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6:58 PM Thu, Sept. 20th

Prescott man served as B-17 gunner during WWII, Korean War

Cliff Hunt of Prescott was a gunner on a B-17 bomber in World War II, flying more than 50 missions over Germany, and later served in a psychology unit during the Korean War. (Jason Wheeler/The Daily Courier)

Cliff Hunt of Prescott was a gunner on a B-17 bomber in World War II, flying more than 50 missions over Germany, and later served in a psychology unit during the Korean War. (Jason Wheeler/The Daily Courier)

Prescott resident Cliff Hunt served in the U.S. Army Air Forces during World War II and with the National Guard during the Korean War, doing two very different jobs for both conflicts. Finishing his service as a technical sergeant, Hunt was part of a B-17 crew for the former and served in a hospital during the latter.

Hunt was drafted into the Army in what he remembered to be either 1943 or 1944, despite having tried to enlist in the other branches previously.

"I tried to get into the Marines, the Navy and the Coast Guard, but I have a hole in my head I got when I was a Boy Scout, so they all turned me down," Hunt said. "So then they drafted me into the Army on limited service."

During World War II, Hunt was stationed at a town in England called Eye as part of the U.S. Army's 8th Air Force. Hunt was a gunner and engineer behind the pilot, copilot and top-turret gunner on the B-17 Flying Fortress.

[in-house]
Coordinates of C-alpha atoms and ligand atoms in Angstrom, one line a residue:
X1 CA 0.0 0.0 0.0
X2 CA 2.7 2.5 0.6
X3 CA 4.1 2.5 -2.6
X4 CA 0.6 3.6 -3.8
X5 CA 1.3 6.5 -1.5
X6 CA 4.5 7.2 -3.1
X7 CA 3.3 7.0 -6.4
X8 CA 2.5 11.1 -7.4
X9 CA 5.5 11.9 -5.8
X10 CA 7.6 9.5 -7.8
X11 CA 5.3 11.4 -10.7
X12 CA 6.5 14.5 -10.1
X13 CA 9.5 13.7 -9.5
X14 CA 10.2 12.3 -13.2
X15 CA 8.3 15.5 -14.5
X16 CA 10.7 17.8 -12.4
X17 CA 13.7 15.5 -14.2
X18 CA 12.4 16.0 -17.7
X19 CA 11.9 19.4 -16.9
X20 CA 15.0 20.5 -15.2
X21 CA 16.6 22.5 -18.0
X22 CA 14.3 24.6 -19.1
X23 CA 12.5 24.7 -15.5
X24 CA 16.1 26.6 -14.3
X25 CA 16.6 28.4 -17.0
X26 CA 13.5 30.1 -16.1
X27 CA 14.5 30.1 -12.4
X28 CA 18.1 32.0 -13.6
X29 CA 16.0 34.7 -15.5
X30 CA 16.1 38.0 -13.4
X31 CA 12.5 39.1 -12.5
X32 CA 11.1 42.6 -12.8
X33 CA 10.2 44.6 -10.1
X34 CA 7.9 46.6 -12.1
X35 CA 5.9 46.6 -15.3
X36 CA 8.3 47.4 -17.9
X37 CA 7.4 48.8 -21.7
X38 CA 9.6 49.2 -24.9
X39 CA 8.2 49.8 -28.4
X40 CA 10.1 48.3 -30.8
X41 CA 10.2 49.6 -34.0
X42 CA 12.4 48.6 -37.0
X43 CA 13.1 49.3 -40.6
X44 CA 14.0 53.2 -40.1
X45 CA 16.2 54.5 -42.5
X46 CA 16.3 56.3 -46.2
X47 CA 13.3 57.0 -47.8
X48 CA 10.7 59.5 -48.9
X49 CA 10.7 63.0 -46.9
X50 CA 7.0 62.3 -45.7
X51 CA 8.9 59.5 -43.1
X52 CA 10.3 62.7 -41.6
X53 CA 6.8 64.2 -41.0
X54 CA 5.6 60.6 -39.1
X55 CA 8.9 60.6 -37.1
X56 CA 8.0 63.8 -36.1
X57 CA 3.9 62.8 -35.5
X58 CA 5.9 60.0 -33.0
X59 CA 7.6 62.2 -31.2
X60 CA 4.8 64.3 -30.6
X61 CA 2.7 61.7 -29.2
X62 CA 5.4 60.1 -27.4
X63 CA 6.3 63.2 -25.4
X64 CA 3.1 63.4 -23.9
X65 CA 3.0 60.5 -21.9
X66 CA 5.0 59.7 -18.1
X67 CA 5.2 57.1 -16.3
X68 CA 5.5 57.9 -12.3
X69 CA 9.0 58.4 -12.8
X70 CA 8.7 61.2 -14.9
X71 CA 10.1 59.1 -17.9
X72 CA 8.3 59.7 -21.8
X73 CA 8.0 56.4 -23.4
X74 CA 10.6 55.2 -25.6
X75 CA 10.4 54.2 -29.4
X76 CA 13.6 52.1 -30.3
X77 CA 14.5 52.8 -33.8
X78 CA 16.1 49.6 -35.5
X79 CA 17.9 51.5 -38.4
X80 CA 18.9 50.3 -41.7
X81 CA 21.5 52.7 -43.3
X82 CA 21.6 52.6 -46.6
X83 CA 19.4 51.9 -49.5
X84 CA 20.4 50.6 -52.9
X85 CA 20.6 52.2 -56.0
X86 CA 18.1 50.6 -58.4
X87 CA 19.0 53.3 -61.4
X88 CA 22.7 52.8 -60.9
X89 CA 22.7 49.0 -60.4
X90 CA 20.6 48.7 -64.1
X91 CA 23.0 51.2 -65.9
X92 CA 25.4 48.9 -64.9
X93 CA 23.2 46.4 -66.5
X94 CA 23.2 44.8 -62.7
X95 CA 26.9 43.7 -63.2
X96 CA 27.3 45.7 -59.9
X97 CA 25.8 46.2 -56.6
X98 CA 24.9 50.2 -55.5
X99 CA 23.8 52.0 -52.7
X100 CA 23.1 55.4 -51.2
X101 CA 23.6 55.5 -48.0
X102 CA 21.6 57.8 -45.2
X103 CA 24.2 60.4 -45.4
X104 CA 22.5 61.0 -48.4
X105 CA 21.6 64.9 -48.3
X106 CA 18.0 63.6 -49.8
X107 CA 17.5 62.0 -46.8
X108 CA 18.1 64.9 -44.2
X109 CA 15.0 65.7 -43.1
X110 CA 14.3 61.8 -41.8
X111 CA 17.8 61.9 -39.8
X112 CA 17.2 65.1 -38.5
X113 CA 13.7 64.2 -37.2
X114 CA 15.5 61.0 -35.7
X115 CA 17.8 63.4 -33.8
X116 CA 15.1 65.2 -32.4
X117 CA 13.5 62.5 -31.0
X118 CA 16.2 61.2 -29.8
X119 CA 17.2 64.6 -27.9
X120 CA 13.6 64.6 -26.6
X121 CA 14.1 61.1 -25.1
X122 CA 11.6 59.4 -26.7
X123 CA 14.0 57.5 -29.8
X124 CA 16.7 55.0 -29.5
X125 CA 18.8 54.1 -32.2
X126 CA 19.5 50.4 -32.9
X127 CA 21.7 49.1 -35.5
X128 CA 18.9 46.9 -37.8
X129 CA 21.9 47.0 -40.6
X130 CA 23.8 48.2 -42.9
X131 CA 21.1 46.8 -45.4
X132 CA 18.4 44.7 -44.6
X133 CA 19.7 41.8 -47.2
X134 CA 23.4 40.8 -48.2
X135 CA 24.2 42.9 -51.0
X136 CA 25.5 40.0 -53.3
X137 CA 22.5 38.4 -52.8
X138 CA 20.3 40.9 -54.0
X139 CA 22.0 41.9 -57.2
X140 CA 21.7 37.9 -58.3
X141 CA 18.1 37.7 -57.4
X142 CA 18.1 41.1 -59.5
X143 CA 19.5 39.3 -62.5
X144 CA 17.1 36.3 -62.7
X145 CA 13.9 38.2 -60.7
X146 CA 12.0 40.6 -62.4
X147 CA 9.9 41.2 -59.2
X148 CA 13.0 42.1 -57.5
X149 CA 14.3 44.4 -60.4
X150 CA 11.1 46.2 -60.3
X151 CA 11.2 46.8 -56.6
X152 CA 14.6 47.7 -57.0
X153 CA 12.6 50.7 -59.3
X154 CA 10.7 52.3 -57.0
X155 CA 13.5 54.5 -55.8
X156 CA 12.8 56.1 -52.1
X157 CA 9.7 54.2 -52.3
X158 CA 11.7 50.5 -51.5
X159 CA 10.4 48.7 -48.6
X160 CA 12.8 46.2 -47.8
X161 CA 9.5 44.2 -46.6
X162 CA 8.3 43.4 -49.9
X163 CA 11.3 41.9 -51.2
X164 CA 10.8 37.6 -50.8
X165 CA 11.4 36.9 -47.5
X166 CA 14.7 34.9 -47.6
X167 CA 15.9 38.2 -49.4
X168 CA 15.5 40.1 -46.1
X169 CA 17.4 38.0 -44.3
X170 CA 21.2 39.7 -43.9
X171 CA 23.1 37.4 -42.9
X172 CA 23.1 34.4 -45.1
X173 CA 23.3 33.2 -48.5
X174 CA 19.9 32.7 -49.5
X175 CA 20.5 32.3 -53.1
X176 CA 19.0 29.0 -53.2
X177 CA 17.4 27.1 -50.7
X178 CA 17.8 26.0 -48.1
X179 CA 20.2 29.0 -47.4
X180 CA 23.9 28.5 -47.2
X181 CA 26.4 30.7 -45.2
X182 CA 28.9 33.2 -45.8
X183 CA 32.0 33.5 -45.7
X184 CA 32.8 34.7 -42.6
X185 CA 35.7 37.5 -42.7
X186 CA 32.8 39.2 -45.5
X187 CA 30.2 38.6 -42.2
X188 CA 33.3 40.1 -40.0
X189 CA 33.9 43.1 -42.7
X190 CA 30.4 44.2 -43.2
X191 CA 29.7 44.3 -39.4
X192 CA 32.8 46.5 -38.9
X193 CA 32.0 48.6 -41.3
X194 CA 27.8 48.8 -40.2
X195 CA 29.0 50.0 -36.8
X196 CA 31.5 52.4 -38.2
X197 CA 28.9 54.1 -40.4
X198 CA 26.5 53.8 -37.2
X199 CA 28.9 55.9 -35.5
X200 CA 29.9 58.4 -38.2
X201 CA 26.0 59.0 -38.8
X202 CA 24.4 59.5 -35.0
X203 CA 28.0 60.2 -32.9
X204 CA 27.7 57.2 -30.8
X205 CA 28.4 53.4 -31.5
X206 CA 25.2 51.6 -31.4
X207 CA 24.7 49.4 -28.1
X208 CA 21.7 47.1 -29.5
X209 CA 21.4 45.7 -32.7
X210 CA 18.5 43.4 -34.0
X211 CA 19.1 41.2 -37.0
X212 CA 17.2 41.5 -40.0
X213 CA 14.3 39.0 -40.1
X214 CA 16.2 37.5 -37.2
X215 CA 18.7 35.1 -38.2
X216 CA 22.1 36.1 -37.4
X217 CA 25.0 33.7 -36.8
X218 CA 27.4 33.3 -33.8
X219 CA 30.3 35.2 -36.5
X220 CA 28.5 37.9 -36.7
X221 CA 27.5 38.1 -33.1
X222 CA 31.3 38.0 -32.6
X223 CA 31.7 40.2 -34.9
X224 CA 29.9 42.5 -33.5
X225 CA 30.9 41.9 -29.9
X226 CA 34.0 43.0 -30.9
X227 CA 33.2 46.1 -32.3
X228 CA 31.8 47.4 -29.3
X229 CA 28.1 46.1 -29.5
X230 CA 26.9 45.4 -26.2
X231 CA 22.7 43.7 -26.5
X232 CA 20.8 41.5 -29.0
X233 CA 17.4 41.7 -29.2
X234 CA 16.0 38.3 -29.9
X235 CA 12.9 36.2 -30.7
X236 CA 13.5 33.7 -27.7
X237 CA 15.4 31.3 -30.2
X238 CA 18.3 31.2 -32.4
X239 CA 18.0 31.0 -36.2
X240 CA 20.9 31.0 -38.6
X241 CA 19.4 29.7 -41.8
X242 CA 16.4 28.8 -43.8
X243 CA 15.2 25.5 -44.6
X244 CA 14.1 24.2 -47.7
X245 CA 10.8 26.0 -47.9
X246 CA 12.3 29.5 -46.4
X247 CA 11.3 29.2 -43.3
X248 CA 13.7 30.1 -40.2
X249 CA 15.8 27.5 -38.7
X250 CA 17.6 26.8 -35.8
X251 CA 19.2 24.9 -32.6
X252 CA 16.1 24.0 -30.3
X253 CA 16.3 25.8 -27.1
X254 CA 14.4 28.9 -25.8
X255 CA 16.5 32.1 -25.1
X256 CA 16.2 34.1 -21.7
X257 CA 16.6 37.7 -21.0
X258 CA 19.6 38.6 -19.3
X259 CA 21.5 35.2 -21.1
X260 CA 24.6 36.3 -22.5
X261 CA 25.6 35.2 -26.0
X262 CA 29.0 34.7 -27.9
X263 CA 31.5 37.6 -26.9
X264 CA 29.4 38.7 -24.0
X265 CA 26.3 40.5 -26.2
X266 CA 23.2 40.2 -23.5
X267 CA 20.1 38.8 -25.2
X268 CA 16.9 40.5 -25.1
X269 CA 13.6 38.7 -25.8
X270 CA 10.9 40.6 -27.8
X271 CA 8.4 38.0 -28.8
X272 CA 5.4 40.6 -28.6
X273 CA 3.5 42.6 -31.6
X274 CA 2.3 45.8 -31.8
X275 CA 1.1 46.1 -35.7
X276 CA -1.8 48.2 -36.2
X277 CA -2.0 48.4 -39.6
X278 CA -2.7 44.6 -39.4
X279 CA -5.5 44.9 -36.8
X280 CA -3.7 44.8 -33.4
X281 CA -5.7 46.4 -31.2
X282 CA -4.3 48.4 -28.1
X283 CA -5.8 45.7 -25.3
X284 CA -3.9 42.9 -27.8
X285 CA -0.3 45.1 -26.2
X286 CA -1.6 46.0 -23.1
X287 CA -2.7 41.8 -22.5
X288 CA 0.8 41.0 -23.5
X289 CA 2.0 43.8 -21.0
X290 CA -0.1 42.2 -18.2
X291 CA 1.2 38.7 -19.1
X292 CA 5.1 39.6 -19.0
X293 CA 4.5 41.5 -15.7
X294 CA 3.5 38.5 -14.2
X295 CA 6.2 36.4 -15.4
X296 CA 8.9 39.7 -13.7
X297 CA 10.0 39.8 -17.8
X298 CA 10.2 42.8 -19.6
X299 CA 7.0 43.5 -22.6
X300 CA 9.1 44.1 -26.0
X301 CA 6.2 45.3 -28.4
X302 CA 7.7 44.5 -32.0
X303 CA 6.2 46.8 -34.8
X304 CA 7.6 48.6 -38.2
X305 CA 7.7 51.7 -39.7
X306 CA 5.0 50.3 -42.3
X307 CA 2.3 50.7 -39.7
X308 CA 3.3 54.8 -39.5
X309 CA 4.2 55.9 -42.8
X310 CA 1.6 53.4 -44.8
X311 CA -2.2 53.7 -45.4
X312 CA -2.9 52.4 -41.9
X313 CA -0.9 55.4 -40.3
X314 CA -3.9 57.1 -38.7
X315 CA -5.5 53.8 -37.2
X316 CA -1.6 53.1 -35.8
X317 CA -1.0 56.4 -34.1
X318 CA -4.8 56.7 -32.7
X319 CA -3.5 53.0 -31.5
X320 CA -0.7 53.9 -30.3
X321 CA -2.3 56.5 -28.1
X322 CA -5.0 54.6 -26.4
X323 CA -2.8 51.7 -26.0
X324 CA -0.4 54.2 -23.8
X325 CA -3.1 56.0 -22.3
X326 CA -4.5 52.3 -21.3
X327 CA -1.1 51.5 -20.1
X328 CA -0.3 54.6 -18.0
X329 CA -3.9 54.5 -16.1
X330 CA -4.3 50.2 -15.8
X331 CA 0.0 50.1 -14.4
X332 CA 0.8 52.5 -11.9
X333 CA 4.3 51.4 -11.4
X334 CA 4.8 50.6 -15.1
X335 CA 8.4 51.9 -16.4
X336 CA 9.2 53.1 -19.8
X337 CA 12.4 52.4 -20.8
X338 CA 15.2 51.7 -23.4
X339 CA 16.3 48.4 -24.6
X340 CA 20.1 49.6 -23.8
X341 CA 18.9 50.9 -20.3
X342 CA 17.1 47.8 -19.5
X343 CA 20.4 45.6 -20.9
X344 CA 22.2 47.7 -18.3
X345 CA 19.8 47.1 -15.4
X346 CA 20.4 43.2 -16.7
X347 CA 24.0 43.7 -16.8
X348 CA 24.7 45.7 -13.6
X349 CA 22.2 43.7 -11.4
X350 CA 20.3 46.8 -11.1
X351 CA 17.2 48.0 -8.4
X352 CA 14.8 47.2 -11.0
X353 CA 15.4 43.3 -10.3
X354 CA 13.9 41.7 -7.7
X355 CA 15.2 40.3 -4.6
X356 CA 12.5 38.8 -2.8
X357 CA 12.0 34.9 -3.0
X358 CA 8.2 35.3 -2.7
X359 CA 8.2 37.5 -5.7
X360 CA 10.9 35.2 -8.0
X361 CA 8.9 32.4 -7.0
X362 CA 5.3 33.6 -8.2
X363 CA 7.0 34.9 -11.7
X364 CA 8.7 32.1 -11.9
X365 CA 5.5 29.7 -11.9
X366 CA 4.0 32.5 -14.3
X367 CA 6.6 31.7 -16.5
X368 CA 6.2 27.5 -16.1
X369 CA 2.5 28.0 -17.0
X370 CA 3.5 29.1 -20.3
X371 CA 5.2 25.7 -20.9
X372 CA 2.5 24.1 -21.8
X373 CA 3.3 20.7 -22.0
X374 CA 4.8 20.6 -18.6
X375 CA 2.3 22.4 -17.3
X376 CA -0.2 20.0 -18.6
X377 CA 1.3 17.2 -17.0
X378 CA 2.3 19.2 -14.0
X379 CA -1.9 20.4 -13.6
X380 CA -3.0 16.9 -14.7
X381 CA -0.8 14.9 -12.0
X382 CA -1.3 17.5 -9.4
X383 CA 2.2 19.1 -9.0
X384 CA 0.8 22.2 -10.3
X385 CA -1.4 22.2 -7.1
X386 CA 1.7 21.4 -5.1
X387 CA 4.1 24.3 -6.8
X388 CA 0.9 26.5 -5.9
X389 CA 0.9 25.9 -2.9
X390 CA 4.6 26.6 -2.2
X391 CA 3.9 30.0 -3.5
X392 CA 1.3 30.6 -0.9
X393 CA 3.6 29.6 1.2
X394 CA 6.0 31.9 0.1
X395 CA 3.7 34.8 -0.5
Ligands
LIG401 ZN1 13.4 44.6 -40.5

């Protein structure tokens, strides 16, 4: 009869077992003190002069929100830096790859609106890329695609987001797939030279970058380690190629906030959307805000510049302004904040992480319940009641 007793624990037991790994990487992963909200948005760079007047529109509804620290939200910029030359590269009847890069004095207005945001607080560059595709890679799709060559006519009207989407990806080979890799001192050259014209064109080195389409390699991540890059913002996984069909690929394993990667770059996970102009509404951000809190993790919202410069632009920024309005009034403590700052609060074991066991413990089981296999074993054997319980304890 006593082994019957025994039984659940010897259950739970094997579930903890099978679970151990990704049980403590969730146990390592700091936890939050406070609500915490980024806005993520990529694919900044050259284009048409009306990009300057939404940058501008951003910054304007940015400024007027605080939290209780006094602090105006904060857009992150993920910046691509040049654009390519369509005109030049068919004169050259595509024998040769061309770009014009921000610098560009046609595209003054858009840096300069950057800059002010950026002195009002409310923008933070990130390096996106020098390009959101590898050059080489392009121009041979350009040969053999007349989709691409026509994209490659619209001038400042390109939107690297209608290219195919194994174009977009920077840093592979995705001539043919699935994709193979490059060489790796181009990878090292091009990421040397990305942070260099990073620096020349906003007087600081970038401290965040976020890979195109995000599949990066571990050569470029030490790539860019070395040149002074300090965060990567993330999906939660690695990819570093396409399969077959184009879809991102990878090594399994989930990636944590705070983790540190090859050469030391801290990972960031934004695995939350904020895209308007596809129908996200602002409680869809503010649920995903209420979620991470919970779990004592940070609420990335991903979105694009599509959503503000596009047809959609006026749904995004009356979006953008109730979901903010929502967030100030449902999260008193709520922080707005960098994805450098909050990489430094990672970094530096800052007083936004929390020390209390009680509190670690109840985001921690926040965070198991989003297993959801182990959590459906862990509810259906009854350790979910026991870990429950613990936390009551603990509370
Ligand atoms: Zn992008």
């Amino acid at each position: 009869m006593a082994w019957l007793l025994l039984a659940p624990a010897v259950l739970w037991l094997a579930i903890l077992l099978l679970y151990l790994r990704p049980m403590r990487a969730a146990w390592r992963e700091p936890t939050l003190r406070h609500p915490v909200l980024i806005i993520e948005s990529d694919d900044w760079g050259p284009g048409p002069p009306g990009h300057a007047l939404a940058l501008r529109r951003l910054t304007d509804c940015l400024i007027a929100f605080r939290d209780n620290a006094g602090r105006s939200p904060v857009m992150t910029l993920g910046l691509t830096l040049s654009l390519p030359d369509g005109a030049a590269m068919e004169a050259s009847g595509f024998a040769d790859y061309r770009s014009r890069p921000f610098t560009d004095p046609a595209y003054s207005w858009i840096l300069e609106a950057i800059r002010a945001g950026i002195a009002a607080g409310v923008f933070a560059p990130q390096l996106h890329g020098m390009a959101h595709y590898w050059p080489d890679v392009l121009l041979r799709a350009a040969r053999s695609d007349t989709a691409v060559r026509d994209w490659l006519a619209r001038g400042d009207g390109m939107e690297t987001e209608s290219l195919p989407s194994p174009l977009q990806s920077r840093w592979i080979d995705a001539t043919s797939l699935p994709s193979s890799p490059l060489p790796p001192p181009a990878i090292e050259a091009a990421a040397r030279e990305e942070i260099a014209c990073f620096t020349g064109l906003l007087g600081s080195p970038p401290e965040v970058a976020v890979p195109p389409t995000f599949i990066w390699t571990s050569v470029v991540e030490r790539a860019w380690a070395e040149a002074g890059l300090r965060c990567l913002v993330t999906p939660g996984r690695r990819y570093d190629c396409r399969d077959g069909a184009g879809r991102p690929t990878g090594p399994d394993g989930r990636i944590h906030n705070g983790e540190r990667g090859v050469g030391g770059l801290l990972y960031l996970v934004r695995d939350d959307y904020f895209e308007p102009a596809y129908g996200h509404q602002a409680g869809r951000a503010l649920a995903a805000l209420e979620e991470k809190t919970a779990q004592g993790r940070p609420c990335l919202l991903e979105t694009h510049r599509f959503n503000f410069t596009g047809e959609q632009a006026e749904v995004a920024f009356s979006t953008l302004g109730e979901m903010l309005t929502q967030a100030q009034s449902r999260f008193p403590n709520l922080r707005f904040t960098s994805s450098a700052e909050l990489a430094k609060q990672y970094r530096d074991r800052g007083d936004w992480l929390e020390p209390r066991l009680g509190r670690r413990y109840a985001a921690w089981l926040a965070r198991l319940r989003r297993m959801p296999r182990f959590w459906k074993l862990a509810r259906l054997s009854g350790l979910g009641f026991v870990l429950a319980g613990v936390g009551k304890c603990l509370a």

Hunt flew 35 missions, but three really stand out, Hunt said. One was when he and the crew were attacked by the first German rocket fighter aircraft, the Messerschmitt Me 163 Komet. Neither he nor the crew knew it existed, Hunt said.

"We got hit on that day by this rocket aircraft," Hunt said. "We didn't know anything about it. When I got back that day and they briefed us on it, they didn't know anything about it either. It was a new development that the Germans had made."

There was also the time a parachute saved his life in an unusual way, Hunt said. After landing, he discovered a large piece of flak that had gone into his parachute and stopped. If it had gone through, his whole back would have been wiped out, he said. Hunt used to carry the flak with him, but lost it some time ago, he said.

There was also the time when the B-17 pilot had him take control of the aircraft, Hunt said. He flew over Germany for about five minutes.

Between the end of World War II and the beginning of the Korean War, Hunt used his GI Bill to get a bachelor's degree in psychology from the University of Southern California. While at USC, he joined the National Guard.

"It was nationalized in the Korean War, so I got called in," Hunt said, noting since he had a degree in psychology, he was needed in what was Camp Kilmer. "I got transferred from the National Guard, which went over to Korea. I stayed stateside and was in a psychology unit at this hospital. We were in a psychiatric wing and we did psychological testing for the psychiatrists."

Hunt left military service in what he remembers to be 1951 or 1952 and became a school psychologist for children from kindergarten to junior high.

Hunt has and Air Medal with five clusters for the missions he was on, though he noted he doesn't wear them all that often.

And, having been around for the shift from the U.S. Army Air Forces to the U.S. Air Force, Hunt said he sees a vast difference between the two. However, he said he's "proud of the whole thing."

Follow the reporter Jason Wheeler on Twitter @PrescottWheels. Reach him at 928-445-3333 ext. 2037 or at 928-642-5277.